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Small but Mighty: Examples of Greatness from Small Libraries

Small library

Like most organizations that provide continuing education opportunities, our State Library of Iowa issues an evaluation form following our training events for library workers. Once, after we presented some great ideas for summer reading programming, some of our attendees’ comments implied that the ideas were good only for “big libraries” — not for small libraries with limited staff, budgets and spaces.

Partnering with Academic Institutions for Health and Wellness Programming

nlenstra's picture
Group of people walking toward a campus building

According to the National Center for Education Statistics, there are 4,360 colleges and the universities in the United States. More likely than not, there is a college or university close to you — and partnering with them is a great way to bring high-quality health and wellness programming to your library.

NYPL's Community Conversations: Dialogue-Driven Programming

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Librarian practices facilitating a discussion

The New York Public Library (NYPL) is a system of four research libraries and 88 circulating branch libraries that serves the Bronx, Manhattan and Staten Island. The library’s Adult Programming and Outreach Services office works with staff across the circulating branch system to provide centralized resources that support the diverse needs of patrons from all walks of life.

Don’t Throw It Out! Fix It at a Repair Café

cwhittall's picture
broken toaster

It’s probably not news to anyone that landfills contribute to climate change and contain wasted recyclable material. Oftentimes it’s easier and less expensive to replace an item that technically could be repaired. A lot of people — including me — just don’t have the tools or knowledge to fix things anymore.

8 Ways to Save Money on Programming in a Tiny Library (Part 2)

cprice's picture
A group of women lined up in the library

In last month's post, "8 Ways to Save Money on Programming in a Tiny Library (Part 1)," I offered four strategies that have helped me stretch my small programming budget to its limits. I talked about looking to friends and family for free programming; tapping resources in your community; partnering with other organizations; and turning your own passions into programs.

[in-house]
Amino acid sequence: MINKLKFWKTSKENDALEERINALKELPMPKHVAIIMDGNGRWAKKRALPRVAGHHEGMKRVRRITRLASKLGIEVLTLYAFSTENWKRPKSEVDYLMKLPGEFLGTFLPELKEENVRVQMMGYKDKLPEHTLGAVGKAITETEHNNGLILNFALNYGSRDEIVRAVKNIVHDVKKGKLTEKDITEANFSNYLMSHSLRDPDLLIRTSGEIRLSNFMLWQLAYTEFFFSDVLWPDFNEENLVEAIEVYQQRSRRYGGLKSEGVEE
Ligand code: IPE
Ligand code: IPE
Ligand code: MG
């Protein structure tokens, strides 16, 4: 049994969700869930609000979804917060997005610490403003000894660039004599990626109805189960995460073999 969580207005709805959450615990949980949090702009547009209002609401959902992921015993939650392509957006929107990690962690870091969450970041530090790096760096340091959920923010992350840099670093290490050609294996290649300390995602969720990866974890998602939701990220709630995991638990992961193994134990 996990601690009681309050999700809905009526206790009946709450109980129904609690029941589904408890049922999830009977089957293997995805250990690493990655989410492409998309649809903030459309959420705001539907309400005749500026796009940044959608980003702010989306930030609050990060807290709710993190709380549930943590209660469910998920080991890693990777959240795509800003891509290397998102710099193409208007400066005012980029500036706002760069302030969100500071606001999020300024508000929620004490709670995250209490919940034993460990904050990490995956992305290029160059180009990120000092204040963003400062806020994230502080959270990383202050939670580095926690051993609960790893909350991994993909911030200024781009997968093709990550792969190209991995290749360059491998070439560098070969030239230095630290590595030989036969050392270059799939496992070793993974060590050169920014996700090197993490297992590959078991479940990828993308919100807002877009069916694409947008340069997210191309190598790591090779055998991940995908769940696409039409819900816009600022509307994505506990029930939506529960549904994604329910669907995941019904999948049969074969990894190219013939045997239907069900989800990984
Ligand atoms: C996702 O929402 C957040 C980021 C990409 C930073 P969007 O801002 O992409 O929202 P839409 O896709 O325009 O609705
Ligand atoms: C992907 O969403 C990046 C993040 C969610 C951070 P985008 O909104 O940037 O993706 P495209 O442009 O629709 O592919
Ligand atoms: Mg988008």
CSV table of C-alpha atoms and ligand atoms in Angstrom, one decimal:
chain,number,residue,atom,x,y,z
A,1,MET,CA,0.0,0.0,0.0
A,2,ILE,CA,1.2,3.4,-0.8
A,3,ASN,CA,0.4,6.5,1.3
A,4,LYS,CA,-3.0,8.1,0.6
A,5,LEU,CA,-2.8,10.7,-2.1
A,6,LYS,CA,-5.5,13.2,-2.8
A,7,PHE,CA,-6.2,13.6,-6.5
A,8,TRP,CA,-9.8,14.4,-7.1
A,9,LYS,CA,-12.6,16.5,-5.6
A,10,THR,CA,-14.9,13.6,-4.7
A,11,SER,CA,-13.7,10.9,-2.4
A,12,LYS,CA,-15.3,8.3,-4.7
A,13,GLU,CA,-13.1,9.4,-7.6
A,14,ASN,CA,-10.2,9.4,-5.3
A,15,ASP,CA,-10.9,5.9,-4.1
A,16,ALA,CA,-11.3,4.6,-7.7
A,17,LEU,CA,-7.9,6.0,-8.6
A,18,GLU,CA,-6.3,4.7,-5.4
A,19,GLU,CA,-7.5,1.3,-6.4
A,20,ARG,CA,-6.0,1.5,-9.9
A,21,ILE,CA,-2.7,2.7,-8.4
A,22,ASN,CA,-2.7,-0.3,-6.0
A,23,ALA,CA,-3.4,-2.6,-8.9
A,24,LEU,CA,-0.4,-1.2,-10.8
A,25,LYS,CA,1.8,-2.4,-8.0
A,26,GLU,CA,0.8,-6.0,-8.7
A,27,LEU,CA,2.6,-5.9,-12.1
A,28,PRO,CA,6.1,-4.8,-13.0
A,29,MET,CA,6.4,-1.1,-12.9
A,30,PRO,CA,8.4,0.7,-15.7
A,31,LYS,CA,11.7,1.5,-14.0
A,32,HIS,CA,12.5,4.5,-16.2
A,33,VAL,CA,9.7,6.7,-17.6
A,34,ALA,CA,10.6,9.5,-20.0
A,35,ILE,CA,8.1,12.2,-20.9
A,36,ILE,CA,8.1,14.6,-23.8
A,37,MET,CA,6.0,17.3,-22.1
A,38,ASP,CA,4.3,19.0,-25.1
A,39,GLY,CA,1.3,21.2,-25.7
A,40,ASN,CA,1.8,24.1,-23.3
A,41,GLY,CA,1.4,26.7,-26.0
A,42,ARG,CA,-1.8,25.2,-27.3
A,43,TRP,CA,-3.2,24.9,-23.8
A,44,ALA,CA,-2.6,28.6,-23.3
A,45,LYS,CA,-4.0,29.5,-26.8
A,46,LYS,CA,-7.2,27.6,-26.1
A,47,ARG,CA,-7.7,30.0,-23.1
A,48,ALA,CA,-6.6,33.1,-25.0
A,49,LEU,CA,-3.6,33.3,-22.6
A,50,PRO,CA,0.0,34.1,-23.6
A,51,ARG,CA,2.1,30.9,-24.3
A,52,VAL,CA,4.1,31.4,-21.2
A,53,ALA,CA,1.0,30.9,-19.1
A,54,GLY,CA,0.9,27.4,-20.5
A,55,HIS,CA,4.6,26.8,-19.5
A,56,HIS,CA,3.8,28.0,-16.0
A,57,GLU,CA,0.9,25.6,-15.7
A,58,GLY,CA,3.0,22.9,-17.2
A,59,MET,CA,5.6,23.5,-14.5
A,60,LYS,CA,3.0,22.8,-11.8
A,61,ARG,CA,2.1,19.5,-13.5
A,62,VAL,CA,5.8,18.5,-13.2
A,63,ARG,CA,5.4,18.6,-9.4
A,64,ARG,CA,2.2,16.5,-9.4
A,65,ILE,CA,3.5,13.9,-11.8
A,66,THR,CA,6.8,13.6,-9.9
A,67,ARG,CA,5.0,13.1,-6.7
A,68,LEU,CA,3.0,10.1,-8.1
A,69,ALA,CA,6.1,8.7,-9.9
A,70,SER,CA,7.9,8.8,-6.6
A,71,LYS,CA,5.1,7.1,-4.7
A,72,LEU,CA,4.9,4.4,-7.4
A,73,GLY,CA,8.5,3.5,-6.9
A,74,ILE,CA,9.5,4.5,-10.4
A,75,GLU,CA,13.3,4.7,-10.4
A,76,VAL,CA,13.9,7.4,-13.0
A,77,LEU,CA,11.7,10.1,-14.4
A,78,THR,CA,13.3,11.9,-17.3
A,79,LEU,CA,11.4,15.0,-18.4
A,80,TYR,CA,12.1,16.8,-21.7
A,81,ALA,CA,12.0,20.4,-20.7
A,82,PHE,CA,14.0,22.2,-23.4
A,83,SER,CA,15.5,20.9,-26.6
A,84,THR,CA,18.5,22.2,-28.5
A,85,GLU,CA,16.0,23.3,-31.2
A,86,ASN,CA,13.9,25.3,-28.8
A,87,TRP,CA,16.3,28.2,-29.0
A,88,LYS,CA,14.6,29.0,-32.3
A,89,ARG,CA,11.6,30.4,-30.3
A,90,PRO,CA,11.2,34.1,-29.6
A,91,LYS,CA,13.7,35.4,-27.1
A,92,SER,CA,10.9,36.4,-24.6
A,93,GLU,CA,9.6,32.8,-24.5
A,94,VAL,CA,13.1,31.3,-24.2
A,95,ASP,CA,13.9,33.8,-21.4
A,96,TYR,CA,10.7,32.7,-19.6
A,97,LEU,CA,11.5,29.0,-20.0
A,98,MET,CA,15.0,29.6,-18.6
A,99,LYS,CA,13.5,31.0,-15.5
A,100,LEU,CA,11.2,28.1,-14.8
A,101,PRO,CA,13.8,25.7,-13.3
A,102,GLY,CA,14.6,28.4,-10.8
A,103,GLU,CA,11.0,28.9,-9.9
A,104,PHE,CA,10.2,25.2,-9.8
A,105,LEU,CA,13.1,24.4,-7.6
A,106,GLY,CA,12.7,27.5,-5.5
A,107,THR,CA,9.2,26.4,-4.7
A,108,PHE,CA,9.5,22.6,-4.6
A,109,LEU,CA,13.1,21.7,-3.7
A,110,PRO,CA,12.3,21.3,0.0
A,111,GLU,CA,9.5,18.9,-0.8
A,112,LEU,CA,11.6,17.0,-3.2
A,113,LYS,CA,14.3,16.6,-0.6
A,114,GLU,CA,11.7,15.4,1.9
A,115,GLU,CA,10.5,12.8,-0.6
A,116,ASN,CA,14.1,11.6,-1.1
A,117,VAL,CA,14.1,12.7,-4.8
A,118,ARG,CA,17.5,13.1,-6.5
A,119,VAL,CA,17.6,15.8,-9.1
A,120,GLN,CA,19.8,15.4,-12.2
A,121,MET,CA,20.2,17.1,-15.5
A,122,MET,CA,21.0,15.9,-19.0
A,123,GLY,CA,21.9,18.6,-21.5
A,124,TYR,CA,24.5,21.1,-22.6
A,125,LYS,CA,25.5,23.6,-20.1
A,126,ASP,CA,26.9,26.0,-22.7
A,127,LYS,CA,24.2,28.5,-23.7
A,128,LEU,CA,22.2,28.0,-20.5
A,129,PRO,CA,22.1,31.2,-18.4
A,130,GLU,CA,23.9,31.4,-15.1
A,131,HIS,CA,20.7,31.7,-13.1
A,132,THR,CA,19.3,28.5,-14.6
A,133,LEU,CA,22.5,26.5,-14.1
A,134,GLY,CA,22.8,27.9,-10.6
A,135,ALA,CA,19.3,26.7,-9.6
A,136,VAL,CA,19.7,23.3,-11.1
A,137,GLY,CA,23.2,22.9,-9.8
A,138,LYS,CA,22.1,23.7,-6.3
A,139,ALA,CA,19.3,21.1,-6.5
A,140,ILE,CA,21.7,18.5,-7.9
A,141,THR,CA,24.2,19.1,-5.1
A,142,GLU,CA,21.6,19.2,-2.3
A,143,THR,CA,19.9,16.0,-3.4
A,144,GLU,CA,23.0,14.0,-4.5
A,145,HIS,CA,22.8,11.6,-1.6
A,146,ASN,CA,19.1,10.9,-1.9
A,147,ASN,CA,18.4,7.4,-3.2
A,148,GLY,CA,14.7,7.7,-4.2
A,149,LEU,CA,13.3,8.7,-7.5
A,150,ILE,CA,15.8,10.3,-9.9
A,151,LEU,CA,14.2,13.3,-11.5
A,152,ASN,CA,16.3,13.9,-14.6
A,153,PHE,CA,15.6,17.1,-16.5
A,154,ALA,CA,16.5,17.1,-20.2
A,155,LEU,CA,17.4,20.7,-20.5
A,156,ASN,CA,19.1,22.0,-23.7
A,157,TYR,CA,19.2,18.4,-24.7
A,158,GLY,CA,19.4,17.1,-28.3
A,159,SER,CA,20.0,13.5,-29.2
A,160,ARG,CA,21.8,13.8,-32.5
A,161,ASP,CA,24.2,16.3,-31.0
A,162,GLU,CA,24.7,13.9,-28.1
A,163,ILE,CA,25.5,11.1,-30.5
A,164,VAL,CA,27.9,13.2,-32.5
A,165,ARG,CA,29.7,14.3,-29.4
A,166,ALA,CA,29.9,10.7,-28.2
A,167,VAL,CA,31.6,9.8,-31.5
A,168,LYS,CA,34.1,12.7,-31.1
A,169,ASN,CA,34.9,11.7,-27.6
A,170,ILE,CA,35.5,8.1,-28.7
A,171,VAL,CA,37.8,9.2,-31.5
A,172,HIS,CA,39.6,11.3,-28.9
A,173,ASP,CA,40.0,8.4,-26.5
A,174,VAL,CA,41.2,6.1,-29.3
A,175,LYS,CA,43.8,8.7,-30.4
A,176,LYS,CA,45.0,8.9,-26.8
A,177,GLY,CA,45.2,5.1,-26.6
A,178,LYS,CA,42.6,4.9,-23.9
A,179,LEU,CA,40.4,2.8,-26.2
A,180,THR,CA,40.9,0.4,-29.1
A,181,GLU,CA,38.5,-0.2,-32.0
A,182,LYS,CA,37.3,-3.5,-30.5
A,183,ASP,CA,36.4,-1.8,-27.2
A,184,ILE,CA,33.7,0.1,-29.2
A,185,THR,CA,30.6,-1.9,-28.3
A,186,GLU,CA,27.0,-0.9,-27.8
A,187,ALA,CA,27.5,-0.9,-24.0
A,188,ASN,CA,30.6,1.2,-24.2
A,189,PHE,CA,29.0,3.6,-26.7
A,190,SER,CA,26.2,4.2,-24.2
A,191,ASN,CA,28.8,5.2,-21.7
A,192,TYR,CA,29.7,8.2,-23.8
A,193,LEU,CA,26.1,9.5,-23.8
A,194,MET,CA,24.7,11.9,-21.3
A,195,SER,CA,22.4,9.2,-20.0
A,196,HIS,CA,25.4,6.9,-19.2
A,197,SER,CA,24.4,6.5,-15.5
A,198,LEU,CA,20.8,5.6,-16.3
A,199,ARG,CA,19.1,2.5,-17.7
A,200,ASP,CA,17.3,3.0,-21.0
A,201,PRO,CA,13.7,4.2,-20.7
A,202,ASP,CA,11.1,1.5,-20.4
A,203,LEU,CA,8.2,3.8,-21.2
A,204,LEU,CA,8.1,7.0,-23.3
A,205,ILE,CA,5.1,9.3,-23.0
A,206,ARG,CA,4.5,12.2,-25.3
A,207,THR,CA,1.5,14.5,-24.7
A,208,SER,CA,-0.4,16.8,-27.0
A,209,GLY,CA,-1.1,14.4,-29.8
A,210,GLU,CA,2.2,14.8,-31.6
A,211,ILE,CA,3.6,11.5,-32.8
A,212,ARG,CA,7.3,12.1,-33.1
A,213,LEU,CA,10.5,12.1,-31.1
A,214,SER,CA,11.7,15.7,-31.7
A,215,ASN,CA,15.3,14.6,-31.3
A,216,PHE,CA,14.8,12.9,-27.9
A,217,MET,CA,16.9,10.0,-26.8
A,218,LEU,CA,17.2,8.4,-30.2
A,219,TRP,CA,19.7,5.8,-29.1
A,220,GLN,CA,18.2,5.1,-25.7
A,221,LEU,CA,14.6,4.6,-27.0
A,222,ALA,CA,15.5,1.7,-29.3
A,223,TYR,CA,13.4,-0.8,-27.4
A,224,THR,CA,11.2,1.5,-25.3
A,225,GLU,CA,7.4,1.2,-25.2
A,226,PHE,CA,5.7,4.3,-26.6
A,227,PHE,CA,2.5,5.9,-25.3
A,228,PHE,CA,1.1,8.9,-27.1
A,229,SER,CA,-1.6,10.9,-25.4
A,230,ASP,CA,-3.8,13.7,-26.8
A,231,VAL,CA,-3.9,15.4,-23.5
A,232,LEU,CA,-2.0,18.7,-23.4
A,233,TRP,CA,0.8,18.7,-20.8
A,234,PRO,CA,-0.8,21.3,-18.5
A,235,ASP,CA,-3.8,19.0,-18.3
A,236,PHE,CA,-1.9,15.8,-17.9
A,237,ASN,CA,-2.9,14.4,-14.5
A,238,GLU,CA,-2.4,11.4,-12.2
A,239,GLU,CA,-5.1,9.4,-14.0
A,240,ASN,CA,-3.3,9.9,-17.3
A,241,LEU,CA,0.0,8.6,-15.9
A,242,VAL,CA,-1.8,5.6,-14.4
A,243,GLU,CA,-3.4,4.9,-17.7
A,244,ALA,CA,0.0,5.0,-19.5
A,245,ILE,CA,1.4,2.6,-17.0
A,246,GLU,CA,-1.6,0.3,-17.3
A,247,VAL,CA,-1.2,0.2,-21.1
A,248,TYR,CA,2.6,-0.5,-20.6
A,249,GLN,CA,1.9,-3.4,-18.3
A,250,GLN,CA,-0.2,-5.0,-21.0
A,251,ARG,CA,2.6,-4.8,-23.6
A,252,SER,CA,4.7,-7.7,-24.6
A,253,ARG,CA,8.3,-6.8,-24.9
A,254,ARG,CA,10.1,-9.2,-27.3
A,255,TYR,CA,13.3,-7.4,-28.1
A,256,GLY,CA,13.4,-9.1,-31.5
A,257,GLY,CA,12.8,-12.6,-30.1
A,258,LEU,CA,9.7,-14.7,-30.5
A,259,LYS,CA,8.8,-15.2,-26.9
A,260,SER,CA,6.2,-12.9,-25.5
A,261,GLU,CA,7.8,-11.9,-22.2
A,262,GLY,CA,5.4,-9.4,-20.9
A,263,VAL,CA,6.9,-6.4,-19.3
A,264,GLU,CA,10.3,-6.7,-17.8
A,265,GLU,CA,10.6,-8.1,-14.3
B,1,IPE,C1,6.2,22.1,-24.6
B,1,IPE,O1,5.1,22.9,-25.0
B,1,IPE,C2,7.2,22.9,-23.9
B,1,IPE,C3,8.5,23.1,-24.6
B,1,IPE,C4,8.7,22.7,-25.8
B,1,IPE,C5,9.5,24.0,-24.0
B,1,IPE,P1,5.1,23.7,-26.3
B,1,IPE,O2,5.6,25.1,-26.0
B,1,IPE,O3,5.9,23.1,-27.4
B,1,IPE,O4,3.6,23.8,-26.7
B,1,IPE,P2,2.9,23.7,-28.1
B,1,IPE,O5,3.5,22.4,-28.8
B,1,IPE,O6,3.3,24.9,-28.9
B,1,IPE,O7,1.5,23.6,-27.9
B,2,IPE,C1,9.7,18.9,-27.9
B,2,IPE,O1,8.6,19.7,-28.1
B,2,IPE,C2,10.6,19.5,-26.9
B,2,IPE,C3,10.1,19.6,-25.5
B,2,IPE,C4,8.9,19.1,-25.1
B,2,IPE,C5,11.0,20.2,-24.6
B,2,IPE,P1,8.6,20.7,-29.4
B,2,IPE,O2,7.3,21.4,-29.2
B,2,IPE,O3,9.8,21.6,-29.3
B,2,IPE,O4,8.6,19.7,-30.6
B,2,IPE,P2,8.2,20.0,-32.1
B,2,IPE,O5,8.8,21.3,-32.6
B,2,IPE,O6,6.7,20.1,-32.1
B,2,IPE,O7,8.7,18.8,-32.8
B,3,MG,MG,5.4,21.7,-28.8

Tile Art: A Creative Program for All Ages

jcarson's picture
A program participant holds up their finished tile art project

The L.P. Fisher Public Library in Woodstock, New Brunswick, likes to periodically hold Family Art Nights. It is a process-oriented, intergenerational program that allows people of all ages, whether they think of themselves as “artistic” or not, to try their hand at something creative. There is no defined outcome, so people can experiment and enjoy the process of play, something that is very good for relieving stress.

Skills Training for Community-Centered Libraries: Building Your Library Team

philfree's picture
Sign that reads "teamwork is the ability to work together towards a common vision. It is the fuel that allows common people to attain uncommon results."

Our first cohort of staff members participating in the Skills for Community-Centered Libraries training recently learned about and explored team roles and dynamics. Staff reflected on their own strengths and what attributes they bring to a team. Are they great at keeping everything running smoothly? Do they enjoy providing in-depth knowledge? 

Community Needs: Anything You Want, You Got It

lishizaka's picture
Group of senior citizen women do chair yoga.

From September 2017 to June 2018, the Palos Verdes Library District partnered with 12 local organizations to offer 36 programs on health, wellness, financial security, self-care and more for adults ages 55 and older. It was a complicated initiative with many moving pieces, and it was a new endeavor for nearly everyone involved.

It also took an incredible amount of planning. Before embarking on any program planning (including writing a grant proposal), you need to decide what that program is going to be, right? 

How do you do that? A needs assessment! 

The Truth Is Out There: Fact-Checking Resources for Students

dmignardi's picture
Person holding magnifying glass and taking notes in a book

Do you ever feel like you have slipped into an episode of "The Twilight Zone" or "The X-Files" when you see some of the “facts” your students share? Do you wonder where they found these “facts,” or how to convince students that they might not be using the most reliable of resources?

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